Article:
For as long as I can remember, I have wanted to be a writer. I love everything about books. I love seeing the words on the pages, and even the type of font that’s used. I love hearing the distinctive crack of the spine when you open an older hard-cover book. I particularly love smelling the pages of an old book; the sweet, woody aroma brings me back to being at home as an introverted pre-teen and diving into a good book.
When I started pursuing my undergraduate degree at Old Dominion University in Norfolk, Virginia, I decided to go for my passion. I made creative writing my major because if I wanted to be a published author, I wanted to make sure I understood the rules of writing fiction…especially before I broke them.
What I love about fiction as a reader is the way authors break from the norm and do what they want to tell a compelling story, almost like when a TV show breaks that “fourth wall” to engage the viewers. In school, teachers and professors repeatedly advised against “head hopping,” which means going from telling a story strictly from one character’s point of view to jumping into the head of another character in the same book. However, there are several well-known authors who do this regularly to the delight of their readers. As someone new to writing, I had to know how to structure a great story.
Once I earned my Bachelor’s degree, I still felt ill equipped to write and publish my fiction even though writing a work of fiction came a lot easier to me. So, I went further with my education and pursued a degree in Writing Popular Fiction from Seton Hill University in Greensburg, Pennsylvania.
The program taught me ways to strengthen my fiction as well as how to submit my work to publishers. The program allowed me to mix and mingle (and learn) with other aspiring and established authors (Harlequin romance author Susan Mallery attended the program as a student) as well as get to talk to industry professionals who either taught courses or came in as special guest lecturers. Not only did authors like Octavia Butler (may she rest in peace) come to speak to us students, but we also had established editors and agents talk to us about how to submit our work. What they don’t teach you, or maybe what I ignored during the lectures, was how much rejection you would get as an author, and what a rejection really means.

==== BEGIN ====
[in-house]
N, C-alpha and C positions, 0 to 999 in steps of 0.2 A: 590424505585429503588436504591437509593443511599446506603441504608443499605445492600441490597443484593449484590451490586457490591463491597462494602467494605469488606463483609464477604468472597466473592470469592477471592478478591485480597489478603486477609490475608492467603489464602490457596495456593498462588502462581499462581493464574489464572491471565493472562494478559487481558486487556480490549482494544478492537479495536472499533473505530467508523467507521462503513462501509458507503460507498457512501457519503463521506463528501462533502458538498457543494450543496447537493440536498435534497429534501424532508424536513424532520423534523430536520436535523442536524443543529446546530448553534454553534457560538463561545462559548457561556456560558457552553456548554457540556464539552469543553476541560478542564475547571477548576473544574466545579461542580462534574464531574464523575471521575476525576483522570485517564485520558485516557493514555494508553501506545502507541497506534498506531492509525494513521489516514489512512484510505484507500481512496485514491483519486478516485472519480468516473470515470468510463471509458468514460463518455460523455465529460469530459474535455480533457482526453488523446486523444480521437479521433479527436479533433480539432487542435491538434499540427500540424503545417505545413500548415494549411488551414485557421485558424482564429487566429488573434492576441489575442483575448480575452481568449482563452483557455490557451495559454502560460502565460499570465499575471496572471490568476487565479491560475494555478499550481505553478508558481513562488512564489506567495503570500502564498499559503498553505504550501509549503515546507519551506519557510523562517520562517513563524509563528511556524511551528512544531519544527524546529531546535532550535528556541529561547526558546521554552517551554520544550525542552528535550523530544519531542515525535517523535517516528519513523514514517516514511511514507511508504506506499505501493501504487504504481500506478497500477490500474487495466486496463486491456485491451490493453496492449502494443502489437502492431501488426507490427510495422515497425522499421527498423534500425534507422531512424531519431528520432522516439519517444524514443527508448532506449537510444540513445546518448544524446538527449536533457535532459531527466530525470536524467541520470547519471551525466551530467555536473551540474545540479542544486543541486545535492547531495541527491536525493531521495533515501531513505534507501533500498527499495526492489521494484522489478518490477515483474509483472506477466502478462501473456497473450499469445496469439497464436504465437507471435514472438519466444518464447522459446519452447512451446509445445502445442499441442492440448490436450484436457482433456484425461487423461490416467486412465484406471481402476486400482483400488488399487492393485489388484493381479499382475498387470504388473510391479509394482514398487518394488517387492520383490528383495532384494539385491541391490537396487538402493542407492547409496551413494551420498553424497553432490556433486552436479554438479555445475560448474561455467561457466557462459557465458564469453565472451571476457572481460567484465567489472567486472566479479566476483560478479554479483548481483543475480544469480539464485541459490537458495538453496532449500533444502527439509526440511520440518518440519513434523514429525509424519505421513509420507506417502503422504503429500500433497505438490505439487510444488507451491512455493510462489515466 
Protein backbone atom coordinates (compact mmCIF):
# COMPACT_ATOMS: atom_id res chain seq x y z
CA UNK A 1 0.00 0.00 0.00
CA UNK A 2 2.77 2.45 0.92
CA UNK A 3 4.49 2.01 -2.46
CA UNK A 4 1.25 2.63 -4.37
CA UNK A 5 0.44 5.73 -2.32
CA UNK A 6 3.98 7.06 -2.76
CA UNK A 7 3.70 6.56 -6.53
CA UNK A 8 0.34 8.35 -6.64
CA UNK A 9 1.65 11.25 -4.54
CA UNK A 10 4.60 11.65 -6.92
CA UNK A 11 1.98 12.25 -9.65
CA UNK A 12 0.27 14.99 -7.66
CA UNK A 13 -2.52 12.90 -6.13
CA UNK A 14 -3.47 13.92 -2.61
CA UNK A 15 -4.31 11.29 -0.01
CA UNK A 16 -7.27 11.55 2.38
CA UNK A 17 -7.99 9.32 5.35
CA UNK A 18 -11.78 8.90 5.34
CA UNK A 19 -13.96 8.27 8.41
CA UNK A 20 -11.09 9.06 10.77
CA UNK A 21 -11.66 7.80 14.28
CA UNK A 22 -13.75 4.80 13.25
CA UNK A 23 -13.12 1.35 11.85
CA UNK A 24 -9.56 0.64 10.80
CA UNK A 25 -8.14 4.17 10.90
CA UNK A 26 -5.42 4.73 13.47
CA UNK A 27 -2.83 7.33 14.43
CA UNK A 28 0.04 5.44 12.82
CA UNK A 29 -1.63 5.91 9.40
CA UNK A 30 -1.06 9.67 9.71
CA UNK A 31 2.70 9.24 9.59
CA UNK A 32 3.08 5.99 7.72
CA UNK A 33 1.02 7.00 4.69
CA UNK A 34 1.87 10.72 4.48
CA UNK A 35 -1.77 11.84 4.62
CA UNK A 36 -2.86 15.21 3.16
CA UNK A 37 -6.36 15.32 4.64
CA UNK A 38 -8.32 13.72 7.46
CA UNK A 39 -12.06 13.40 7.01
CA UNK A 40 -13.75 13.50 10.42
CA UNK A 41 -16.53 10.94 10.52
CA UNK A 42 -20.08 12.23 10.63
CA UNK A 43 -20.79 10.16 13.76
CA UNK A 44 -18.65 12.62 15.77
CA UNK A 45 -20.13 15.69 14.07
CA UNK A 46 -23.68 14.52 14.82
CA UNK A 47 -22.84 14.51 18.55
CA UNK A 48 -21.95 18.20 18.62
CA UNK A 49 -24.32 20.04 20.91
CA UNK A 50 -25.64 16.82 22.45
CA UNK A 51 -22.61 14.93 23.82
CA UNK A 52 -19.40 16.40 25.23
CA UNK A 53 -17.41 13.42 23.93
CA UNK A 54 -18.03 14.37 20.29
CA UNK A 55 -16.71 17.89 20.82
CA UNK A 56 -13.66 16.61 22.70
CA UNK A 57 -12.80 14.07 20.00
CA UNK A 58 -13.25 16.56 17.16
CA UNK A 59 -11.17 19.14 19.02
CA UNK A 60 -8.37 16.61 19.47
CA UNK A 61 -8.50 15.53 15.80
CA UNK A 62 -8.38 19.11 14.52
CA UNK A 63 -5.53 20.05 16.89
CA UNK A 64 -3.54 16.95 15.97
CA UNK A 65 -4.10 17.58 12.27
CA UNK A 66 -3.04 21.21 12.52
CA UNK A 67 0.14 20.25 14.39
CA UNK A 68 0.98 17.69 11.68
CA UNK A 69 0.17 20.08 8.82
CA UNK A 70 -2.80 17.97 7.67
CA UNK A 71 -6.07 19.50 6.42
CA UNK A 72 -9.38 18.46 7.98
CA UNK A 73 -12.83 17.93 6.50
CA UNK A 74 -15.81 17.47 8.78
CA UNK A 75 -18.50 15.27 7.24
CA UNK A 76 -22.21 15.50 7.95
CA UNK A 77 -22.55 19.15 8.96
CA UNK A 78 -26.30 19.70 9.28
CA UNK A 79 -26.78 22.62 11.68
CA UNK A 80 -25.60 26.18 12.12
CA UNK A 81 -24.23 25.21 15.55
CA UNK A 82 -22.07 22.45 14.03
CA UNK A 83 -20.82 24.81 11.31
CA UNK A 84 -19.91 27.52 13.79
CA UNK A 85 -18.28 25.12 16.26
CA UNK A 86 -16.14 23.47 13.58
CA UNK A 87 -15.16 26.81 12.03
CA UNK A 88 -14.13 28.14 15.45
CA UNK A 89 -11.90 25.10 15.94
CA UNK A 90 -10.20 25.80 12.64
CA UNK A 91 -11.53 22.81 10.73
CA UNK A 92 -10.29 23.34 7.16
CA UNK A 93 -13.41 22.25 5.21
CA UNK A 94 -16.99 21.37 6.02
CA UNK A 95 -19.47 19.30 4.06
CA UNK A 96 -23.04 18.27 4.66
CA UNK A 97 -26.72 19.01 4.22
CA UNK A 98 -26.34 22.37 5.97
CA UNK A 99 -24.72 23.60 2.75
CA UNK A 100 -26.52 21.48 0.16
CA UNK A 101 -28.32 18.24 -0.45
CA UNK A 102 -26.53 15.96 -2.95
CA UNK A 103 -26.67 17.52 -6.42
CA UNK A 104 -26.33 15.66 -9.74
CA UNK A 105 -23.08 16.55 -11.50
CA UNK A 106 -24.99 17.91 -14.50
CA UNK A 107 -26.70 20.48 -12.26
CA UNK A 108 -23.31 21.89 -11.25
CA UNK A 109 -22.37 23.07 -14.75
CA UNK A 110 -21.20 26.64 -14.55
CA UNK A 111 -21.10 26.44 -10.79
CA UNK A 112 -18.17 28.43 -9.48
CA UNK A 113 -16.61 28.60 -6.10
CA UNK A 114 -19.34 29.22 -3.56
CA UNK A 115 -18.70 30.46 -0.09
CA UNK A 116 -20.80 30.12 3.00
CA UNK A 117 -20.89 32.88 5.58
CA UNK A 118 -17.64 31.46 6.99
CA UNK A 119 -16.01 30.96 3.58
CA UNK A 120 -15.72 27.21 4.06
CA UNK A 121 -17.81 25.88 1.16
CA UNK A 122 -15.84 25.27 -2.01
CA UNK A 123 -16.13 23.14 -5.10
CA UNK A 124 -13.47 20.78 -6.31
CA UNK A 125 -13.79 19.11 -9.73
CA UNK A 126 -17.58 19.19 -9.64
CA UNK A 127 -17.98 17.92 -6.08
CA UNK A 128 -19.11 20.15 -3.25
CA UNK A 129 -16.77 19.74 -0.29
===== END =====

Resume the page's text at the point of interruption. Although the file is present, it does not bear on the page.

When I started submitting my work to agents, editors, and publishers, I did it with the lofty expectation that there would be a bidding war to get my work. I mean, I had all of this education behind me, and I had all of this passion for writing. As each rejection rolled in, some personalized (“Dear, Ms. Bright…”) and some in a form letter (“Dear, Author…”), it chipped away at my self-esteem. Imagine if your boyfriend or husband decided to end your relationship in a letter and it started off as “Dear, Wife…” instead of your name. Somehow having the letter addressed to me personally didn’t hurt as much because at least the person took the time to read what I had submitted and addressed me and did not treat me like the rest of the authors in their slush pile, the pile of submissions editors and agents rarely get through to review.
I had completed all of this education and had my work evaluated by my peers and professors, thinking that I would immediately get picked up, only to be told, “Thank you for submitting; however…” What I didn’t realize is that every rejection has nothing to do with me, my writing style, or my education.
The one lesson I learned after so many years of writing and being published is that a rejection, just like everything else in the publishing industry, is more about business than it is about personal preference. Yes, the work submitted still may not be the editor or agent’s cup of tea. If I’m submitting a straight romance to a publisher looking for paranormal, I can’t be too upset that my work got rejected. Or perhaps my writing style isn’t what they like. The point is my work may not have been rejected because my writing wasn’t up to par. Sometimes it has something to do with other work they have contracted that has a storyline that is close to yours.
The other thing I learned is that there are so many publishers out there, and as of late, there are so many ways to publish your work on your own. You aren’t limited to The Big Five as we romance authors used to think of the main large publishers of romance novels out of New York.
Although there are so many lessons I’ve learned in my writing journey, the bottom-line takeaway I wish to impart on other yet-to-be-published writers is to believe in yourself. Yes, I know that sounds trite and overused, but it’s true. You will question your every step in the process of writing and getting published. Trust yourself and your instincts. By trusting my instincts, I’ve managed to secure two multi-book contracts with Kensington Publishing (one of The Big Five publishers), and I’ve written books that make me proud. I wish the same for every writer out there.